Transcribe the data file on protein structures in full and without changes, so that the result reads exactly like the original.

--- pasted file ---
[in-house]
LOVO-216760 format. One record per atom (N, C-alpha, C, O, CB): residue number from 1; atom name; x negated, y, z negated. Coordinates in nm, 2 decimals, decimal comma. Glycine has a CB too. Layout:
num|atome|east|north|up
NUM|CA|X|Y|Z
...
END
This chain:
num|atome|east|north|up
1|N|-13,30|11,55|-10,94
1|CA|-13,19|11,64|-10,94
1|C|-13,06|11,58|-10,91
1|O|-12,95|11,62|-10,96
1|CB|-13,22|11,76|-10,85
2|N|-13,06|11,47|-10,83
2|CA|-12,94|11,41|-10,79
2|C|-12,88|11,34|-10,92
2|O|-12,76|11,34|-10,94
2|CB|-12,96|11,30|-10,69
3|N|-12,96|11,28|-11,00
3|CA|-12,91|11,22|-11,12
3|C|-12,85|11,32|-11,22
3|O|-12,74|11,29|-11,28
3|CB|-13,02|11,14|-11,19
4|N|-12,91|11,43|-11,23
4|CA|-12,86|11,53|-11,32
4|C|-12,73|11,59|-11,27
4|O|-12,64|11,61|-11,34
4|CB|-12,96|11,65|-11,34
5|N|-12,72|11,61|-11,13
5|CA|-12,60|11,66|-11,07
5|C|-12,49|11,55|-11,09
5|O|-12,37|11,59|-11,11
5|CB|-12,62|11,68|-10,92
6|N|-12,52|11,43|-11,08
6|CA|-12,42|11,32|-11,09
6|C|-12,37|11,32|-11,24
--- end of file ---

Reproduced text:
[in-house]
LOVO-216760 format. One record per atom (N, C-alpha, C, O, CB): residue number from 1; atom name; x negated, y, z negated. Coordinates in nm, 2 decimals, decimal comma. Glycine has a CB too. Layout:
num|atome|east|north|up
NUM|CA|X|Y|Z
...
END
This chain:
num|atome|east|north|up
1|N|-13,30|11,55|-10,94
1|CA|-13,19|11,64|-10,94
1|C|-13,06|11,58|-10,91
1|O|-12,95|11,62|-10,96
1|CB|-13,22|11,76|-10,85
2|N|-13,06|11,47|-10,83
2|CA|-12,94|11,41|-10,79
2|C|-12,88|11,34|-10,92
2|O|-12,76|11,34|-10,94
2|CB|-12,96|11,30|-10,69
3|N|-12,96|11,28|-11,00
3|CA|-12,91|11,22|-11,12
3|C|-12,85|11,32|-11,22
3|O|-12,74|11,29|-11,28
3|CB|-13,02|11,14|-11,19
4|N|-12,91|11,43|-11,23
4|CA|-12,86|11,53|-11,32
4|C|-12,73|11,59|-11,27
4|O|-12,64|11,61|-11,34
4|CB|-12,96|11,65|-11,34
5|N|-12,72|11,61|-11,13
5|CA|-12,60|11,66|-11,07
5|C|-12,49|11,55|-11,09
5|O|-12,37|11,59|-11,11
5|CB|-12,62|11,68|-10,92
6|N|-12,52|11,43|-11,08
6|CA|-12,42|11,32|-11,09
6|C|-12,37|11,32|-11,24